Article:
How Do They Make Meals as Grand as the Rocky Mountaineer’s Vistas?

Rounding Morant's Curve near Lake Louise--Courtesy Rocky Mountaineer

Your task today and every day is to create gourmet meals for more than 70 guests. And you have to do it in a kitchen space not much larger than a mini-van.

Here’s your apron; make it consistently tasty and beautiful. That’s the way it is being a chef on board the Rocky Mountaineer trains and Executive Chef Jean Pierre Guerin and his crew were on a cross-continent tour recently to give a preview of some of the special treats they’re cooking up to celebrate the 25th anniversary of the trains that travel on the most scenic rail lines in North America.

Chefs on Rocky Mountaineer

Executive Chefs J.P. Guerin (left) and Frederic Couton in a galley–courtesy Rocky Mountaineer

It’s a special calling, said the European-trained chef who honed his skills in Hong Kong and Argentina before taking command of the rolling kitchens of the iconic trains in Alberta and British Columbia, whose guests often pair up the train trip with a cruise to Alaska.

It’s all in the timing, precision and the wrists, Chef Guerin says. The tight quarters and the occasional swaying of the train makes stirring a risotto or whipping up a crème brûlée a bigger challenge than it would be working in a restaurant. But the gorgeous scenery of the Rockies and the ability to cook with only the freshest and most premium of meats, fish and produce make it constantly fun.

Pork entree on Rocky Mountaineer

Prime Alberta pork tenderloin in dining room–Courtesy Rocky Mountaineer

At a special culinary event in Toronto, he invited guests to strap on aprons and try our hand at making some of the trains’ repertoire of gourmet dishes made with fresh Pacific salmon, prime Alberta beef and heirloom tomatoes.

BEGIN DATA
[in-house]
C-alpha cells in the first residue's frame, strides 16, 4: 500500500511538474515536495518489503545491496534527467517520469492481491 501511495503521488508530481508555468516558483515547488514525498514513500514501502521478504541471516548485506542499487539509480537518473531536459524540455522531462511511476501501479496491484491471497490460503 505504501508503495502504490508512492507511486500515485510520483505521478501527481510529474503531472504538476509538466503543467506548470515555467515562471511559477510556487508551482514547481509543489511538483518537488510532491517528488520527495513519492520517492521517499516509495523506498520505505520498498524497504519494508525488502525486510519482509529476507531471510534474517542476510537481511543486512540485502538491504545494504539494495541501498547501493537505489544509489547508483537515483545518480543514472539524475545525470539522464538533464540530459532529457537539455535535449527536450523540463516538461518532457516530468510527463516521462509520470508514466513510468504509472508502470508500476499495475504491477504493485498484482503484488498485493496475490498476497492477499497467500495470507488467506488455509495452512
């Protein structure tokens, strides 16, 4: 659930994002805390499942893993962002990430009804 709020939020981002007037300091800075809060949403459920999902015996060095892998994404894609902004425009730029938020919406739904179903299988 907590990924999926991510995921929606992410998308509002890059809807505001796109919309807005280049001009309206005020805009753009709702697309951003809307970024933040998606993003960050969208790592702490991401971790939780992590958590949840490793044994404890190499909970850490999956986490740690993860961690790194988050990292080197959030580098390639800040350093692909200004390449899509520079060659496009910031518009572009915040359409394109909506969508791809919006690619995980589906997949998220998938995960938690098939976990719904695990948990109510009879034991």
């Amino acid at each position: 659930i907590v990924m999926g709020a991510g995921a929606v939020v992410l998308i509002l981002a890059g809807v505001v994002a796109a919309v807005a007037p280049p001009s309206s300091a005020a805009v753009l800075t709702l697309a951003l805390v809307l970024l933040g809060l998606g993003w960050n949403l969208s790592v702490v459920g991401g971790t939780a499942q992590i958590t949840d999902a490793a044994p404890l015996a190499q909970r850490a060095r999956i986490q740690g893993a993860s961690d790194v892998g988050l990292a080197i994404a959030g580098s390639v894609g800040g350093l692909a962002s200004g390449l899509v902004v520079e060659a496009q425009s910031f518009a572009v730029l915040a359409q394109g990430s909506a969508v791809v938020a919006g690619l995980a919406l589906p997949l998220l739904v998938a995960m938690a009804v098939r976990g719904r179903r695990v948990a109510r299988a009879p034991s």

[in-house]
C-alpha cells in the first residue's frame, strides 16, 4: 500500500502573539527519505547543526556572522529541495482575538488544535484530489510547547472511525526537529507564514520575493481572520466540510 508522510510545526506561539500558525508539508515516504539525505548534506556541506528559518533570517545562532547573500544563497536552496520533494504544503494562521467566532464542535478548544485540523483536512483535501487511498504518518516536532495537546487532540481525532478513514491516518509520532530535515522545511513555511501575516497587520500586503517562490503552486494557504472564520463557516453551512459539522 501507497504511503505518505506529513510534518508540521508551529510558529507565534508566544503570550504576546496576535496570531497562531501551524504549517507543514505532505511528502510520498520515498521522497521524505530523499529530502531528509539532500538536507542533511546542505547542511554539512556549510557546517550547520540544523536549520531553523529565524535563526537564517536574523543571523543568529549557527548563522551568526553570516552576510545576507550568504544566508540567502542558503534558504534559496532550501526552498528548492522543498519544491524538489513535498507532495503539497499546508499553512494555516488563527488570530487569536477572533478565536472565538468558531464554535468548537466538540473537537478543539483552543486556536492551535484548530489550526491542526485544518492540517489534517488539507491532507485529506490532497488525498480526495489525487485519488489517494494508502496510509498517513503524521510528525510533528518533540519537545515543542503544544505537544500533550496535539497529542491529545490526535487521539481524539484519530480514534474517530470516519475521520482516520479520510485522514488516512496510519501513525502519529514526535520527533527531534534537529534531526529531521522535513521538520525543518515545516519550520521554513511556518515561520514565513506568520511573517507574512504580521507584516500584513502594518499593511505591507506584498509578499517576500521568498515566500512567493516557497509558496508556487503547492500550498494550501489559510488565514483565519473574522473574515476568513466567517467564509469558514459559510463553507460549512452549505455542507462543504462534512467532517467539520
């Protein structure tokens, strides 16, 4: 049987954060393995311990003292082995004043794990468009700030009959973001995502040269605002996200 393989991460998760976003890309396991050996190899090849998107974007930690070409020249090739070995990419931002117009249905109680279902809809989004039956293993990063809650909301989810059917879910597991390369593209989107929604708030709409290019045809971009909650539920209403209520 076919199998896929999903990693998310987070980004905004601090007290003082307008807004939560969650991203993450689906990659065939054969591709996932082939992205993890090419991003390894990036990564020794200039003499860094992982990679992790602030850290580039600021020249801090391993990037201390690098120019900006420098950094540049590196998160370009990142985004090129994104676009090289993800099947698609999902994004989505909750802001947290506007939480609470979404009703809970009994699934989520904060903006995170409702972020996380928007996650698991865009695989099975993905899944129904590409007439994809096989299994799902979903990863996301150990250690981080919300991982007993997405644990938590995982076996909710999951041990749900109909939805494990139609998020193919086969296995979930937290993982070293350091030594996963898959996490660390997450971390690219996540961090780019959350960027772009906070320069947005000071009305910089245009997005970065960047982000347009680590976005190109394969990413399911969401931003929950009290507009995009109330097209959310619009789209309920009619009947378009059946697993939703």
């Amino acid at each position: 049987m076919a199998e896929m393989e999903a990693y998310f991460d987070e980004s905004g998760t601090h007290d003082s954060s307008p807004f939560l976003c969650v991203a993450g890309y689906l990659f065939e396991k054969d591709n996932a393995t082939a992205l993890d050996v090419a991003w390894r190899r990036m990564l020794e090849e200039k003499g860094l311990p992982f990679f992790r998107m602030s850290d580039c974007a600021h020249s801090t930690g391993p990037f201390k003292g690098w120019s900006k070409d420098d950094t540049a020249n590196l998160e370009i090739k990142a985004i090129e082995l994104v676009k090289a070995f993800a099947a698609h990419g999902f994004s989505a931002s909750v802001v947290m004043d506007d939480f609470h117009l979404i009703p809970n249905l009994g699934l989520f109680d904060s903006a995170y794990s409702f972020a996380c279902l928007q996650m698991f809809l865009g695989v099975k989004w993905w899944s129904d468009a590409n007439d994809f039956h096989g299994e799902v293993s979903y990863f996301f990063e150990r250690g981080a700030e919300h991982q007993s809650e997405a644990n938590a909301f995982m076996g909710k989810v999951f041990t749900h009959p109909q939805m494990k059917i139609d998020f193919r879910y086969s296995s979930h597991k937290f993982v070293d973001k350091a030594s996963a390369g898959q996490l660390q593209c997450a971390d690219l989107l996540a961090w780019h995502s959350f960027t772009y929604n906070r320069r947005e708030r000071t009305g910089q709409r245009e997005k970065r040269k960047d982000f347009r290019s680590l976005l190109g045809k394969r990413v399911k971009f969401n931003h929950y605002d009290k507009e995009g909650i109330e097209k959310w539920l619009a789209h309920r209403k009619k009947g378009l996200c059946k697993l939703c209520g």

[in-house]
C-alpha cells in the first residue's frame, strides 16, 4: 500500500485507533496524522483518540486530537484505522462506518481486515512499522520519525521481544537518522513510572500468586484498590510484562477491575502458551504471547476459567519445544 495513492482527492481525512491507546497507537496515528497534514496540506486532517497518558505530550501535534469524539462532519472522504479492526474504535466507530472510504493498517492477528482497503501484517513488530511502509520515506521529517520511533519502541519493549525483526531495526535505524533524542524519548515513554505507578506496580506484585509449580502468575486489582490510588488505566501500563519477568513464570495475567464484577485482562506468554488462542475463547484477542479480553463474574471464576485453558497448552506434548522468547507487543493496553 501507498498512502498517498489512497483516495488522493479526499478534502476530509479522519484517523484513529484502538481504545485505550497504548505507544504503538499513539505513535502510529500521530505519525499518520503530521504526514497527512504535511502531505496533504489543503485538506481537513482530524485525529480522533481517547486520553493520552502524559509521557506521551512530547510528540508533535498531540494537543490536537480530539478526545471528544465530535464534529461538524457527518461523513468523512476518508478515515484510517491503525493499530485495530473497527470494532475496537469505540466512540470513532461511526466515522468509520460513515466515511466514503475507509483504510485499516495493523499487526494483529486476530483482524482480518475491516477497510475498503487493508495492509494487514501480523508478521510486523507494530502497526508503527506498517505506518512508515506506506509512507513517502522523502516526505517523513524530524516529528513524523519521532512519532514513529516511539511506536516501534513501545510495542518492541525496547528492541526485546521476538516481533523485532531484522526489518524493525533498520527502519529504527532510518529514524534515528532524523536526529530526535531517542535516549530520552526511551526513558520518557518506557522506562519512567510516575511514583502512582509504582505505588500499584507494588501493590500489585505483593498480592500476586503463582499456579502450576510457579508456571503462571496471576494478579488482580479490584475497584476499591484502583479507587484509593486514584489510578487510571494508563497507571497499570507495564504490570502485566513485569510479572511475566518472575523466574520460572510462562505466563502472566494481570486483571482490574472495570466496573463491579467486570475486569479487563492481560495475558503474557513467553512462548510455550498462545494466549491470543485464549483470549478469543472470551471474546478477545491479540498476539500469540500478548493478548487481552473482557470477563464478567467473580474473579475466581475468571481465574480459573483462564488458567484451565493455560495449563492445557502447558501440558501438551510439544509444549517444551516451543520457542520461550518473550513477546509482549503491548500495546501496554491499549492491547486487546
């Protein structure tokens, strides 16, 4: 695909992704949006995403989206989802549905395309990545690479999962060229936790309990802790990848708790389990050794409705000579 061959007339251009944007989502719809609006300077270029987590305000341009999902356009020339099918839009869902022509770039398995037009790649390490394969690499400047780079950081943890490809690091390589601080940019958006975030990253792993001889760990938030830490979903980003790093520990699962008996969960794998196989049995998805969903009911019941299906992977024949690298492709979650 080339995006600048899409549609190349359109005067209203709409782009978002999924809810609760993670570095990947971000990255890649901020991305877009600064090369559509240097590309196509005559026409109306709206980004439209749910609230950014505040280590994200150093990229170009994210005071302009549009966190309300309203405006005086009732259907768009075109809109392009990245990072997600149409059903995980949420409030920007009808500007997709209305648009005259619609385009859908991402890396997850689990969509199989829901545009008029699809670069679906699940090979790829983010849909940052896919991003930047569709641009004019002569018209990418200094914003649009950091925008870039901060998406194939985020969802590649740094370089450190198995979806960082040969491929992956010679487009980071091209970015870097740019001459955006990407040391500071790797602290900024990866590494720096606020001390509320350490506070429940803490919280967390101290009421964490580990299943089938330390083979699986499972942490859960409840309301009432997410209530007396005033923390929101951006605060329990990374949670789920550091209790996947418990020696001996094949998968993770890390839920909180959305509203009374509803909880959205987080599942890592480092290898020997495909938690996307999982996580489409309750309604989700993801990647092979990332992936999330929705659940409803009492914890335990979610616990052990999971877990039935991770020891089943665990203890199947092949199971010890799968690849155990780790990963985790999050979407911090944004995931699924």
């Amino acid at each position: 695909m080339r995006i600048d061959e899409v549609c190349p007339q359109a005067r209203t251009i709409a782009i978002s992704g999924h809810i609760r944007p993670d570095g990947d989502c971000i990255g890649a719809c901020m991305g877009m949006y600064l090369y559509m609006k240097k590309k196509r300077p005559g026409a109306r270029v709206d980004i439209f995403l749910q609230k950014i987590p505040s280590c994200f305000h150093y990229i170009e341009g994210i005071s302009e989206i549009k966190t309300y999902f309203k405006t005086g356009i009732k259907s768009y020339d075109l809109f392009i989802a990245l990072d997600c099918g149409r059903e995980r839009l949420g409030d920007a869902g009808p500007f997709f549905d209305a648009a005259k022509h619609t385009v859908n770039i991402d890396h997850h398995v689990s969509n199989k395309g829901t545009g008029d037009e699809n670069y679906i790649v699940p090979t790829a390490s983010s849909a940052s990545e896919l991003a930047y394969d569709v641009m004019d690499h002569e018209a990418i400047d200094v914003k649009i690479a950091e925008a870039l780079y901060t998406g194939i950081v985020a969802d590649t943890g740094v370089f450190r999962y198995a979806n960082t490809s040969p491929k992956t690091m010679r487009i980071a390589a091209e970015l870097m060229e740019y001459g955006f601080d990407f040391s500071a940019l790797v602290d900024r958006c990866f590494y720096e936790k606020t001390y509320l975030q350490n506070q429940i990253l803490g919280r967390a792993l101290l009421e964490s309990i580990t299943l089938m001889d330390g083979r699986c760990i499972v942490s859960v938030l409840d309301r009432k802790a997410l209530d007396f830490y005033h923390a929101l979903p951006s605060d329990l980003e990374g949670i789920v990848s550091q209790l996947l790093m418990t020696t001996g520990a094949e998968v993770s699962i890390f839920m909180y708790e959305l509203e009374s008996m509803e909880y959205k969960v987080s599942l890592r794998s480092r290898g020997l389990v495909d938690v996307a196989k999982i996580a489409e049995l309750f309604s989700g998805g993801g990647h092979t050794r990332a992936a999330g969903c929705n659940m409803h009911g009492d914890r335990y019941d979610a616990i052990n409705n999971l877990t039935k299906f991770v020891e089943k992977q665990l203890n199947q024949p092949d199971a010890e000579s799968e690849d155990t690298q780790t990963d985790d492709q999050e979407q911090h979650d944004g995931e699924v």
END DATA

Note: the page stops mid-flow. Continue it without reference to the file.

Here’s a link to recipes for some of their most crowd-pleasing menu choices.

Service on Rocky Mountaineer

Drink service on GoldLeaf dome car–Courtesy Rocky Mountaineer

There are three levels of seating and service on the trains. RedLeaf are traditional rail cars and SilverLeaf are single-level dome cars. Both have dining service delivered to the seats. GoldLeaf are premium two-level dome observation cars with a separate dining car for sit-down meal service.

In 2015, there are more beverage choices than before, including B.C. wines, beer, spirits and non-alcoholic drinks that are complimentary for gold and silver service passengers.

Tiger prawns on Rocky Mountaineer

Black tiger shrimps are no small things–Courtesy Rocky Mountaineer

An additional new option is portion choice, with entrée options at breakfast and lunch and customizable servings to suit the ravenous as well as those with a lighter appetite. Gourmet snacks such as earl grey scented trail mix are offered throughout the day.

Since its inception in 1990, Rocky Mountaineer has grown to be the largest privately owned luxury tourist train in the world and all its routes include the original trans-continental route from Calgary to Vancouver, which is no longer served by other passenger trains. All the train travel is done in daylight.

Routes of Rocky Mountaineer

Routes of the Rocky Mountaineer in 2015

There are 45 vacation packages on five unique rail routes, including service from Seattle.

The rail journeys can be combined with an Alaskan cruise from Vancouver aboard Holland America Line’s Westerdam, Nieuw Amsterdam, Noordam or Westerdam.

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About Wallace Immen

Wallace Immen is Executive Editor of The Cruisington Times, the Best in Cruising, Travel, Food and Fun. He's sailed on all of the world's seas to ports in over 100 countries and travelled on every continent. Contact: Website | Twitter | More Posts

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